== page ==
A headteachers’ union is “actively exploring” working with other groups intending to take legal action against Ofsted in the wake of Ruth Perry’s death.
The NAHT announced in March that it had kick-started the process of a judicial review of Ofsted’s refusal to pause inspections.
Perry’s family said she had taken her own life in January before the publication of an inspection report rating Caversham primary school in Berkshire ‘inadequate’.
The NAHT was not the only group to threaten legal action, however.
In an update to headteachers today, general secretary Paul Whiteman said his union had “had some dialogue with Ofsted about some of the immediate changes we believe are necessary”.
But “while those conversations have been reasonably constructive at times, our view remains that Ofsted is not showing sufficient urgency in order to alleviate our many concerns”.
“Because of that, we are continuing to explore legal action against the inspectorate.
“As part of that, we are actively exploring how we can work in conjunction with other groups that have also signalled their intent to pursue legal action.”
‘Single collaborative approach’
Whiteman said he believed a “single collaborative approach is likely to be more effective than a series of separate legal actions by different parties”.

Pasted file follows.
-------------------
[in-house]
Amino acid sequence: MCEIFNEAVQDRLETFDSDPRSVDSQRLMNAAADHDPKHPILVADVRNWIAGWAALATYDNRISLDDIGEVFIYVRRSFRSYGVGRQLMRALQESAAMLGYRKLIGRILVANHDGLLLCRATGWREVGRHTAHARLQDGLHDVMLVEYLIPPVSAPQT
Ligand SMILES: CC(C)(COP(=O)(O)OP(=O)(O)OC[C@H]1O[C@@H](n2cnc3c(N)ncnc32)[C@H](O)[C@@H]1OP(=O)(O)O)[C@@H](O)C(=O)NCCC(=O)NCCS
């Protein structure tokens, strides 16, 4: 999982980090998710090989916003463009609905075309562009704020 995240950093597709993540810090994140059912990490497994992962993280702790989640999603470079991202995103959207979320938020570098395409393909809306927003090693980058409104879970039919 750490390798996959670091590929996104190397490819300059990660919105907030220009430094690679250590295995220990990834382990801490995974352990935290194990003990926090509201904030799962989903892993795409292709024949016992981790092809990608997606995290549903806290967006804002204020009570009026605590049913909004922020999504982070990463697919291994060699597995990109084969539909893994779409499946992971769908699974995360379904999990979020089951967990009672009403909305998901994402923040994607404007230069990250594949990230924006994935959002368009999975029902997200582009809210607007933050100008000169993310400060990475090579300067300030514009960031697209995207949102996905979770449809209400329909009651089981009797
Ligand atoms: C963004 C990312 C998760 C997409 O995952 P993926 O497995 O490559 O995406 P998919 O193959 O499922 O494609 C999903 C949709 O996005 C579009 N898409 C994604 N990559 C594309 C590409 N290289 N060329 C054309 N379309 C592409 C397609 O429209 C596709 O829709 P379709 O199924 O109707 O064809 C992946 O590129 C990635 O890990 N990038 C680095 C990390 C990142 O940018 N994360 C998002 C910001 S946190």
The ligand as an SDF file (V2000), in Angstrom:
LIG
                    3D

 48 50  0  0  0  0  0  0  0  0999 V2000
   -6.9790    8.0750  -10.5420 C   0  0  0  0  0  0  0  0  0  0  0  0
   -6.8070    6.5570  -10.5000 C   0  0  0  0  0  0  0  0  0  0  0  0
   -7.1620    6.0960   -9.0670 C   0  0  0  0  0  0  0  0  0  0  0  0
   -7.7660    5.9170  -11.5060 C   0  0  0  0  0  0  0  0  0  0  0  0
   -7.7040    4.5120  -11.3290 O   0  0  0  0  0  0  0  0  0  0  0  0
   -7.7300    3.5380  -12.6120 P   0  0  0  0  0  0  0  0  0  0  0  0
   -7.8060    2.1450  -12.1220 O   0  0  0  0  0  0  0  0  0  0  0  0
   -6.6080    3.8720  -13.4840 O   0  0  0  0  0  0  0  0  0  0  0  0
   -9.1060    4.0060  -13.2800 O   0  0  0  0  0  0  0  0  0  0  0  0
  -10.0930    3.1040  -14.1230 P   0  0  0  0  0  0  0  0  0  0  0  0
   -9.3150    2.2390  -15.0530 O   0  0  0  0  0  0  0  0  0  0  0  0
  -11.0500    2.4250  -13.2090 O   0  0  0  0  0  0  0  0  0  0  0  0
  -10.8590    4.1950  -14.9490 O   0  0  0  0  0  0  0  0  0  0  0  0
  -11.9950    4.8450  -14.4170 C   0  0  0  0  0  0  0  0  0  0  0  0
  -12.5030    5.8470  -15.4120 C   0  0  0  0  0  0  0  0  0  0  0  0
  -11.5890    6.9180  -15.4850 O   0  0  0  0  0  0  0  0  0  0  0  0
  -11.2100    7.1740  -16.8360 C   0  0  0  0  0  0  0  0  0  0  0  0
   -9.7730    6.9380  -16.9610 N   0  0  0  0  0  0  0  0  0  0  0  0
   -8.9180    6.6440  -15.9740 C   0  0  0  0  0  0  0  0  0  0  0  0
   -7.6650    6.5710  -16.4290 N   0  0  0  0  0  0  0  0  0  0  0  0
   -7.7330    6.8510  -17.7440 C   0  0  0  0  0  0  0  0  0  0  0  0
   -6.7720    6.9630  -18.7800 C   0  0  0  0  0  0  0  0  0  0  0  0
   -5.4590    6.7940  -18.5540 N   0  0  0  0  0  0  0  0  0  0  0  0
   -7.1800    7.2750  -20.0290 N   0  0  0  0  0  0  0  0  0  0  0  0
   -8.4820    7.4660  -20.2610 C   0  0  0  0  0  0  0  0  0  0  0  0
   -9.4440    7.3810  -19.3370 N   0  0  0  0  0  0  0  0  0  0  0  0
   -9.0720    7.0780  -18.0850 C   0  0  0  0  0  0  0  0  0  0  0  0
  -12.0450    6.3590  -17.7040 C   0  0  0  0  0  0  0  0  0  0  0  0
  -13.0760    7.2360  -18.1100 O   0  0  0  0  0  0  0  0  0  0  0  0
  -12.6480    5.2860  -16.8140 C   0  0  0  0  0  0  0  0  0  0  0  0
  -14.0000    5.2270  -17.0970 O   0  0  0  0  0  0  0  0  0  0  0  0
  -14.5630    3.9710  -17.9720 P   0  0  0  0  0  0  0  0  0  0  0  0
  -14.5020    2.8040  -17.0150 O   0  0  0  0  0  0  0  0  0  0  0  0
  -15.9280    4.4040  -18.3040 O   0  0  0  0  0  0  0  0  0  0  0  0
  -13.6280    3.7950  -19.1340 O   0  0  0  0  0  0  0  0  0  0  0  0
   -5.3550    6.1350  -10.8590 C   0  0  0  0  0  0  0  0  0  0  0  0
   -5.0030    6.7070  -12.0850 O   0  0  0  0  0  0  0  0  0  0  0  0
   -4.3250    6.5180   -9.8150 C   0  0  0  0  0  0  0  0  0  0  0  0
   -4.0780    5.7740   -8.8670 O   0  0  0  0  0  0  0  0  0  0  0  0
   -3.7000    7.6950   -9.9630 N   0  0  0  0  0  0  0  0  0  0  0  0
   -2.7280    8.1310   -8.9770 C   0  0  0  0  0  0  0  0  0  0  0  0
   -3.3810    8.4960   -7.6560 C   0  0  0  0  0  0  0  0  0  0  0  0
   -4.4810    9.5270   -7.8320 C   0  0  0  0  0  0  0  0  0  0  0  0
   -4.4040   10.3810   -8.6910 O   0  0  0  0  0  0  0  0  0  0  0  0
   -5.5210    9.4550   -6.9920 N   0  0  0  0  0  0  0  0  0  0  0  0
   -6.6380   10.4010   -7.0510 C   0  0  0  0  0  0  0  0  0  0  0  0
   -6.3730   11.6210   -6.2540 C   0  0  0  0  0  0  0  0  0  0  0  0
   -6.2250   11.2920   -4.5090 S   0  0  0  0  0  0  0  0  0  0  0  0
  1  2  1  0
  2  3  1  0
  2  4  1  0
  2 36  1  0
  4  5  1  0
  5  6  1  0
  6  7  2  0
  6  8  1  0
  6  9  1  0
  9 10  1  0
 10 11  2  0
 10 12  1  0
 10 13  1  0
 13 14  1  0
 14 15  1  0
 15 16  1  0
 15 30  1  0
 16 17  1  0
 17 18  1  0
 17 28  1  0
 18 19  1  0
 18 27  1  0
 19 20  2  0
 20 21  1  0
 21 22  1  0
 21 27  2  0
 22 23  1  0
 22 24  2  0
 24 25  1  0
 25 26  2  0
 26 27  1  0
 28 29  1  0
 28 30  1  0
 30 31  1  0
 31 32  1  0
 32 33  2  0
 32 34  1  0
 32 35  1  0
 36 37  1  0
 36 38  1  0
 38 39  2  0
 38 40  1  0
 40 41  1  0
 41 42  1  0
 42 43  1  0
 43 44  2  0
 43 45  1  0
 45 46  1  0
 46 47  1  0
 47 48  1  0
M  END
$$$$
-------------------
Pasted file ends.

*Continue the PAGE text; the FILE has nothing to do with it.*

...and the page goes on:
“As you will appreciate, this is a legal matter so we are restricted in terms of what we can say publicly, but I can reassure you that our work in this area is continuing.”
At its conference in April, the NAHT passed a motion calling on members who currently inspect for Ofsted to consider pausing their involvement until the current dispute is resolved.
Whiteman said “while such decisions are ultimately for individual members to make, and your union cannot tell you to stop inspecting, we know that many of you will be reflecting on what the motion means for you and your own circumstances”.
The NAHT has also added issues around the impact of inspection on leaders to its formal dispute with the government, over which is it currently re-balloting members for strike action.
Ofsted declined to comment.
Fair Judgment is being advised by lawyers at Irwin Mitchell on whether there are grounds to bring action against what it deems as a “manifestly unfair” school inspection framework.
It will also seek to challenge the apparent lack of time inspectors have to substantiate their evidence.
It comes as Queen Emma Primary School in Cambridge also lodged a request for a judicial review over an ‘inadequate’ grade.